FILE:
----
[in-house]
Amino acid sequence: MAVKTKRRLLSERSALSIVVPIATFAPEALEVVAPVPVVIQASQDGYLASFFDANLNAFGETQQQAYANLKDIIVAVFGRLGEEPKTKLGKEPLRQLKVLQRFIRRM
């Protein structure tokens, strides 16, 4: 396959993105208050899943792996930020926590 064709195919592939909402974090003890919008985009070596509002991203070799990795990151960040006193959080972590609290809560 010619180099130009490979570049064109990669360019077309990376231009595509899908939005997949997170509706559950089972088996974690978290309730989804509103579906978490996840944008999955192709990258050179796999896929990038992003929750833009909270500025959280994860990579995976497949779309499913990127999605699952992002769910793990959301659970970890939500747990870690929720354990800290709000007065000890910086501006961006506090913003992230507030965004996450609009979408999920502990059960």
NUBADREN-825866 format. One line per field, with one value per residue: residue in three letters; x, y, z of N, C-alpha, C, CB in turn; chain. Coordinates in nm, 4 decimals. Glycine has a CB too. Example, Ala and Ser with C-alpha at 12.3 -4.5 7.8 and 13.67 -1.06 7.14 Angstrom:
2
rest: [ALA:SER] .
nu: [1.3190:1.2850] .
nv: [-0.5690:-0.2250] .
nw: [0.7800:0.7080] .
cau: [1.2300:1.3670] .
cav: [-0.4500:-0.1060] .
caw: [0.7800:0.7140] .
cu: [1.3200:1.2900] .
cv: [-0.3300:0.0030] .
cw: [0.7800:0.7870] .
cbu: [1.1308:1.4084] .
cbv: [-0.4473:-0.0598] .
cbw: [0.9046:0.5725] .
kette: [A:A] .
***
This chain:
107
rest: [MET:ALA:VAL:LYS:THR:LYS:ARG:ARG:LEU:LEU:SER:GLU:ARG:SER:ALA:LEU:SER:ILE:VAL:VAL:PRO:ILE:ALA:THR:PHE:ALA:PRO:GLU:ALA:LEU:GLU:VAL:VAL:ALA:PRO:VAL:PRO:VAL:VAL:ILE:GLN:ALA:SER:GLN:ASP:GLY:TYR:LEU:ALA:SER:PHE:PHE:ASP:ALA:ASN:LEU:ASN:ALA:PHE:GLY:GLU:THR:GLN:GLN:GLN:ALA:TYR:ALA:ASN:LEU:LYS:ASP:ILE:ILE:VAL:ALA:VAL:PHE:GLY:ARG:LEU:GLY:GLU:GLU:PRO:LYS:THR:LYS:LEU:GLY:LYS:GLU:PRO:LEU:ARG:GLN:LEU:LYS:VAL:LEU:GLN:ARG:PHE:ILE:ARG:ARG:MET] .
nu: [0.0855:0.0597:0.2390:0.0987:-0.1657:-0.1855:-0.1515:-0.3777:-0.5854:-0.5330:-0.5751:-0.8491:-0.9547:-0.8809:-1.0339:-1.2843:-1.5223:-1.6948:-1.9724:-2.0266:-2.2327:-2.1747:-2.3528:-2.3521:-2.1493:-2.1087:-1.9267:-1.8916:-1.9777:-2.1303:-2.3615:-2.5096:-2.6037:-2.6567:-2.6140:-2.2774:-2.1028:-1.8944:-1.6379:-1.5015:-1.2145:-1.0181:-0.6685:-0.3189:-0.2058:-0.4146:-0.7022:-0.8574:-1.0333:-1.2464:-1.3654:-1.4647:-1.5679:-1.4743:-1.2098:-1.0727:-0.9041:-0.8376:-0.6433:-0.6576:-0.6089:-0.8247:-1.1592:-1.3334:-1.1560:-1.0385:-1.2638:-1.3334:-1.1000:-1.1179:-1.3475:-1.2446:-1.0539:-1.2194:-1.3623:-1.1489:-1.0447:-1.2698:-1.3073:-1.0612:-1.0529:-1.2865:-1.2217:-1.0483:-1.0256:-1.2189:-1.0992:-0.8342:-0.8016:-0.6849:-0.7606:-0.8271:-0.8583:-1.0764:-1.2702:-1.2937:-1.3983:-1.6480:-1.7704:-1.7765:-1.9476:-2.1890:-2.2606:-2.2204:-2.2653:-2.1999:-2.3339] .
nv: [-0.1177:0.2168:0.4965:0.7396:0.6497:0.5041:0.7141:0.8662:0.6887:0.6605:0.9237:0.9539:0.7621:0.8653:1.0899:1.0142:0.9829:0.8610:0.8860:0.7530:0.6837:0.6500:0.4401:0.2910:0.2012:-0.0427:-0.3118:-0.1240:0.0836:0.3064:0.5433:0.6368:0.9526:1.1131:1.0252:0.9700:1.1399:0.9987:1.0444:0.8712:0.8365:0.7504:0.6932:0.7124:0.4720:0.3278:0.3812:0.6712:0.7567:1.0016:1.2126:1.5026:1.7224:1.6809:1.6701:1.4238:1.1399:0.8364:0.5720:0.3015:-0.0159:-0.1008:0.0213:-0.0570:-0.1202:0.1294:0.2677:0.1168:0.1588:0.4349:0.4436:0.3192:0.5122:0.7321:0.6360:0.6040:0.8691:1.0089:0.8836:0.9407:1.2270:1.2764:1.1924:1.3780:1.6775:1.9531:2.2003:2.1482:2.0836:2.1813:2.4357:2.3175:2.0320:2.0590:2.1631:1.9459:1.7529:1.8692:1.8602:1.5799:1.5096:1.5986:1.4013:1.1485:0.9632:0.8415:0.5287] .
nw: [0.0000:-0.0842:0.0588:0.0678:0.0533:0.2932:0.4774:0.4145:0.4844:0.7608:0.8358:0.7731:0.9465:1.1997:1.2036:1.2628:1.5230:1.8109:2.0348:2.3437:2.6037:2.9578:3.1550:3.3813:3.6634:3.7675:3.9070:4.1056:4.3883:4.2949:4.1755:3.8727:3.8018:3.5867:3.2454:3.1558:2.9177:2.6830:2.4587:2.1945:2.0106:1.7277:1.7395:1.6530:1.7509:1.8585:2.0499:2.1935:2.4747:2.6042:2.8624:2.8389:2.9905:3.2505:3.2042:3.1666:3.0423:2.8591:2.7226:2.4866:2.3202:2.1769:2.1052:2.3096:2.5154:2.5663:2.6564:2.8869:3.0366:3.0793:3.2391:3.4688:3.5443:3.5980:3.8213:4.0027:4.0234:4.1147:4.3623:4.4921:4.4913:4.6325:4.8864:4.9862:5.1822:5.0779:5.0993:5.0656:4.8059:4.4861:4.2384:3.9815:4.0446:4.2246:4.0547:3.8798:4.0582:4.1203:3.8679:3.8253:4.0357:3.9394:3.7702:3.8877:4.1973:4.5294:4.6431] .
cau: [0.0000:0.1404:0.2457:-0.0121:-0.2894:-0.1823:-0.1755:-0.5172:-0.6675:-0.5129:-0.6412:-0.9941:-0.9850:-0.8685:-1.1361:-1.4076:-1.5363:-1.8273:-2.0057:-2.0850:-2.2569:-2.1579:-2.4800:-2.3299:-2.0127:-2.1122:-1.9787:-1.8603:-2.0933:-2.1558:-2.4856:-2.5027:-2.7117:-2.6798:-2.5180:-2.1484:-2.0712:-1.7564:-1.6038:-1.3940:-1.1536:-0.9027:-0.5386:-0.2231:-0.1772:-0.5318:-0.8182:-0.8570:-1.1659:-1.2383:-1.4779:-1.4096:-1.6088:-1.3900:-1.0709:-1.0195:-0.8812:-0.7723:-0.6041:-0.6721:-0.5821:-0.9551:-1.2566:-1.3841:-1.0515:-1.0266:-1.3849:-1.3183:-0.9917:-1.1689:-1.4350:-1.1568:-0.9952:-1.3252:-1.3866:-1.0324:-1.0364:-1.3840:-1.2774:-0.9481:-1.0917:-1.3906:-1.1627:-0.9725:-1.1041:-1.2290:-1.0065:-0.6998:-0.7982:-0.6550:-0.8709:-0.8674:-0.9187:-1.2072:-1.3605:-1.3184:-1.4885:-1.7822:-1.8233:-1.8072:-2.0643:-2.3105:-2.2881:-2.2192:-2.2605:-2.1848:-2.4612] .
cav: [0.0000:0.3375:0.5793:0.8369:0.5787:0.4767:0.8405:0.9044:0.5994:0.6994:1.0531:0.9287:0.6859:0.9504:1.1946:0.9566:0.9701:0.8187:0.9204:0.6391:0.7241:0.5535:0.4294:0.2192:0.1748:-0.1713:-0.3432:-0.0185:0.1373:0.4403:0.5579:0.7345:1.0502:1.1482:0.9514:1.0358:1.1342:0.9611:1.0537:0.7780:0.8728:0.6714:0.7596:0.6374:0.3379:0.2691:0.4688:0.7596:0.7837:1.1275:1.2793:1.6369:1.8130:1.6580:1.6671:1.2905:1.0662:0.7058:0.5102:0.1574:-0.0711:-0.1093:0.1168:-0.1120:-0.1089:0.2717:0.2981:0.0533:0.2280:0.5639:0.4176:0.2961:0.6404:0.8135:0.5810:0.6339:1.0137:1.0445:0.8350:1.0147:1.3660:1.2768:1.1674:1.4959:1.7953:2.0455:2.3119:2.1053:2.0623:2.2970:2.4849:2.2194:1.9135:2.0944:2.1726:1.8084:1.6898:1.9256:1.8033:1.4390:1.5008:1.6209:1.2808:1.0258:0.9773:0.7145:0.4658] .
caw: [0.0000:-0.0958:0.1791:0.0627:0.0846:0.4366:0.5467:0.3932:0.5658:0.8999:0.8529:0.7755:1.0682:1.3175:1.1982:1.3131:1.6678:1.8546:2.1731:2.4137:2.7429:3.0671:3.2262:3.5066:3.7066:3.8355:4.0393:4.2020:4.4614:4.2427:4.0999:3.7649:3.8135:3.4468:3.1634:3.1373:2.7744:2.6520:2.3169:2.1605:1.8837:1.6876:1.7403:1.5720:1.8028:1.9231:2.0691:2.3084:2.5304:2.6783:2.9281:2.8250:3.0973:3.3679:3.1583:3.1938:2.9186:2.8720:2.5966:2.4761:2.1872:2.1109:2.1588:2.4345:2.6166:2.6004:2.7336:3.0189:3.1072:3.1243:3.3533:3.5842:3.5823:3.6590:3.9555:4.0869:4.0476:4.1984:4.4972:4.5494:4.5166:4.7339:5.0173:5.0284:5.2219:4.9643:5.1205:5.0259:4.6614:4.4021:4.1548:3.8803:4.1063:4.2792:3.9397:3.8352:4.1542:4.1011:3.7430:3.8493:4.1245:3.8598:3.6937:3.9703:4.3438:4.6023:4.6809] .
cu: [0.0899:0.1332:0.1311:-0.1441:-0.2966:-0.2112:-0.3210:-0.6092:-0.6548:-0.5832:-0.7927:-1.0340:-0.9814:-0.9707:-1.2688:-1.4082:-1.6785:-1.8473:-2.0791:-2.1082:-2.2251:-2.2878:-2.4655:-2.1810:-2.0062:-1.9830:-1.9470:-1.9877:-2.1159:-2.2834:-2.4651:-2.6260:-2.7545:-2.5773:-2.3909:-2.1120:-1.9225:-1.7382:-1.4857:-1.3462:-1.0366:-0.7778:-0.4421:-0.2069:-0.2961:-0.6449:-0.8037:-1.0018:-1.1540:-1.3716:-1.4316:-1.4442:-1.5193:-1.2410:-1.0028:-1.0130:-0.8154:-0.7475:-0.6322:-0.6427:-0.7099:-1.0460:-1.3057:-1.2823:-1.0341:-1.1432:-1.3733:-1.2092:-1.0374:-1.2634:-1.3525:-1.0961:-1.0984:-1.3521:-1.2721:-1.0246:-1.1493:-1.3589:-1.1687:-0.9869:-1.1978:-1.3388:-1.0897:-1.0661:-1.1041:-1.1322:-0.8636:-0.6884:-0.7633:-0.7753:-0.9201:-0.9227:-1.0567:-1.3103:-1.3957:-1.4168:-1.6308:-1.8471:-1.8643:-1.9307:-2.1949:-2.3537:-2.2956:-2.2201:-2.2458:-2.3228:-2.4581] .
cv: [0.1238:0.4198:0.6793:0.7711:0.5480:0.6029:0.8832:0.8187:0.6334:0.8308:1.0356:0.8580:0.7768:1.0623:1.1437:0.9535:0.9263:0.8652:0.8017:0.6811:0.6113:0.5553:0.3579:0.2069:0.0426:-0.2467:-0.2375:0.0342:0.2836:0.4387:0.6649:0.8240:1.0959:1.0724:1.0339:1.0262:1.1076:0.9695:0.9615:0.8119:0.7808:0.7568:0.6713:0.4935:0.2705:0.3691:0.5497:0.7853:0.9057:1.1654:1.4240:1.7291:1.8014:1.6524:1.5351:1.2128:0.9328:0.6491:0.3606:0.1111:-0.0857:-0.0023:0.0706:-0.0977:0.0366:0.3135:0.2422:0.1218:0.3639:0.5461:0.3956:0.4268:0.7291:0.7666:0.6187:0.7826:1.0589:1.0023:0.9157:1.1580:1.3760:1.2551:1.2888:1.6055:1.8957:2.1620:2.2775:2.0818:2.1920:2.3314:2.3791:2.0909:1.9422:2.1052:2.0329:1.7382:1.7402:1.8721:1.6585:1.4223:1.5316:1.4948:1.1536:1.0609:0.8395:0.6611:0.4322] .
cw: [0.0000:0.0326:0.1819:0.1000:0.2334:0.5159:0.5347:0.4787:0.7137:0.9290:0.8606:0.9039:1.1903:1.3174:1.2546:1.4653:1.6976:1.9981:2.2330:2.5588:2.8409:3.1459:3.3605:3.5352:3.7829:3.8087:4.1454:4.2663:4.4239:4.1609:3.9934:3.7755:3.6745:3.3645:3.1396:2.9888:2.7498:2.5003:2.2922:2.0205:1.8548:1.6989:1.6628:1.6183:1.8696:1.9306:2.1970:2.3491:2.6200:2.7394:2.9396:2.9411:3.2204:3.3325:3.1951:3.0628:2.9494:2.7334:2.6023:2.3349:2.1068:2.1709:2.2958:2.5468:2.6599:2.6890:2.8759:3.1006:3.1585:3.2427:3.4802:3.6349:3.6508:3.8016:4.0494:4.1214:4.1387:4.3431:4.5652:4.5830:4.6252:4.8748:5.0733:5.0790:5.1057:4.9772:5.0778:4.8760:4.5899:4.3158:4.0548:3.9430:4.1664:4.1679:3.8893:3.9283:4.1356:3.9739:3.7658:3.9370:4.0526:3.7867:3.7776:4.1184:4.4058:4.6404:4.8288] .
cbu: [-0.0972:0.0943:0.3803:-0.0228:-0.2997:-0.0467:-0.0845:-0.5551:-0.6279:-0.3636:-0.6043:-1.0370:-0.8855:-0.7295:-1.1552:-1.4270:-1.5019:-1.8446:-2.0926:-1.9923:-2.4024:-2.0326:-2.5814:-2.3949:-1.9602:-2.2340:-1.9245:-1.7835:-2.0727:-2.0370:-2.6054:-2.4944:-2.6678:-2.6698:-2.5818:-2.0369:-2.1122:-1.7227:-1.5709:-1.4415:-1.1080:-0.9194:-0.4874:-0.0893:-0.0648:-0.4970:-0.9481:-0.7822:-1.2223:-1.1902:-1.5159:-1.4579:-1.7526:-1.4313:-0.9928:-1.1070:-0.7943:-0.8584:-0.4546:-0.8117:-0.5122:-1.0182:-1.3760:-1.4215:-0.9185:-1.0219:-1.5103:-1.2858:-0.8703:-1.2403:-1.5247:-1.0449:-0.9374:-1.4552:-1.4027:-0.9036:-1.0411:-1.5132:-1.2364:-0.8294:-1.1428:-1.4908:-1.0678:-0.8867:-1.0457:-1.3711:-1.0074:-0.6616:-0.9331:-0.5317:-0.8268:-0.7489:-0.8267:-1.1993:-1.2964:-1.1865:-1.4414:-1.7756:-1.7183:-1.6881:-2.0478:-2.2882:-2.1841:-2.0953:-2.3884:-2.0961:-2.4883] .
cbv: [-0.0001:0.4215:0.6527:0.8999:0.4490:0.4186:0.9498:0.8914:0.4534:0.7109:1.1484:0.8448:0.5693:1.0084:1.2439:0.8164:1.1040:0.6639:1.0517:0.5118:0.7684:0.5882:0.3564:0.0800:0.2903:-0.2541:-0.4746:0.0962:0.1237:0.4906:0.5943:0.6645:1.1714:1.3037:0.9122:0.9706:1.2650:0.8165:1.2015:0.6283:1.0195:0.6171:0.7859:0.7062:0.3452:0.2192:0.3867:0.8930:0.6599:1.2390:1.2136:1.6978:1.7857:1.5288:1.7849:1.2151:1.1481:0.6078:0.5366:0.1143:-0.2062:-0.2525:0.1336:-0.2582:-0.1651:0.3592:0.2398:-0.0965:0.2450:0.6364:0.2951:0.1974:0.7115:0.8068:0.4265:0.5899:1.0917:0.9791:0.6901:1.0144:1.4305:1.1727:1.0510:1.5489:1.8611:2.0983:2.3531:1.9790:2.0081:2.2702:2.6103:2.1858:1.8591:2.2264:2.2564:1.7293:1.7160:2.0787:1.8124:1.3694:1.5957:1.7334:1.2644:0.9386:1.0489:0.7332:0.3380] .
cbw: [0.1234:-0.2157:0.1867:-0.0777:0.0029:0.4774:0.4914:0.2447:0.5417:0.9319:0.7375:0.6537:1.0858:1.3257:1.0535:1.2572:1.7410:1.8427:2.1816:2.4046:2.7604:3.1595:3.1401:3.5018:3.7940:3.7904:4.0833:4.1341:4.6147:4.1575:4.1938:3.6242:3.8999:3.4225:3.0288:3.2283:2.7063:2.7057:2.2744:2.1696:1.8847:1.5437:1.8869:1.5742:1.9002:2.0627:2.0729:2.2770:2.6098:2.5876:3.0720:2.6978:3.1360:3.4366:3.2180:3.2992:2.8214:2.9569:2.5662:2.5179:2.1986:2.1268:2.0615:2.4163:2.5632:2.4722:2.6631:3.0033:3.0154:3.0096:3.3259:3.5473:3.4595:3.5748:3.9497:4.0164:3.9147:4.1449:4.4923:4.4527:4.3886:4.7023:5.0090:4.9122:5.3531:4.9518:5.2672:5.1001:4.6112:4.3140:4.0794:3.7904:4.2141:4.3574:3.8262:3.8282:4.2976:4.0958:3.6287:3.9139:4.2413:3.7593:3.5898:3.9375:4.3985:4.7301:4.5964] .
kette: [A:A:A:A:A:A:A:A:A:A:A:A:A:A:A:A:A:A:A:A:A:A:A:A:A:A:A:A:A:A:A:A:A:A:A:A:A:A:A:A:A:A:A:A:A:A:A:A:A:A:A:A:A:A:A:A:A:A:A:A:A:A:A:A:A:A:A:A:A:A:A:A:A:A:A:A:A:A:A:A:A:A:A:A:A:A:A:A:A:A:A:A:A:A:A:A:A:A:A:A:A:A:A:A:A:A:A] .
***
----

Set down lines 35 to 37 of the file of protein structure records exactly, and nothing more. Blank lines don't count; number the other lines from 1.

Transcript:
cbw: [0.1234:-0.2157:0.1867:-0.0777:0.0029:0.4774:0.4914:0.2447:0.5417:0.9319:0.7375:0.6537:1.0858:1.3257:1.0535:1.2572:1.7410:1.8427:2.1816:2.4046:2.7604:3.1595:3.1401:3.5018:3.7940:3.7904:4.0833:4.1341:4.6147:4.1575:4.1938:3.6242:3.8999:3.4225:3.0288:3.2283:2.7063:2.7057:2.2744:2.1696:1.8847:1.5437:1.8869:1.5742:1.9002:2.0627:2.0729:2.2770:2.6098:2.5876:3.0720:2.6978:3.1360:3.4366:3.2180:3.2992:2.8214:2.9569:2.5662:2.5179:2.1986:2.1268:2.0615:2.4163:2.5632:2.4722:2.6631:3.0033:3.0154:3.0096:3.3259:3.5473:3.4595:3.5748:3.9497:4.0164:3.9147:4.1449:4.4923:4.4527:4.3886:4.7023:5.0090:4.9122:5.3531:4.9518:5.2672:5.1001:4.6112:4.3140:4.0794:3.7904:4.2141:4.3574:3.8262:3.8282:4.2976:4.0958:3.6287:3.9139:4.2413:3.7593:3.5898:3.9375:4.3985:4.7301:4.5964] .
kette: [A:A:A:A:A:A:A:A:A:A:A:A:A:A:A:A:A:A:A:A:A:A:A:A:A:A:A:A:A:A:A:A:A:A:A:A:A:A:A:A:A:A:A:A:A:A:A:A:A:A:A:A:A:A:A:A:A:A:A:A:A:A:A:A:A:A:A:A:A:A:A:A:A:A:A:A:A:A:A:A:A:A:A:A:A:A:A:A:A:A:A:A:A:A:A:A:A:A:A:A:A:A:A:A:A:A:A] .
***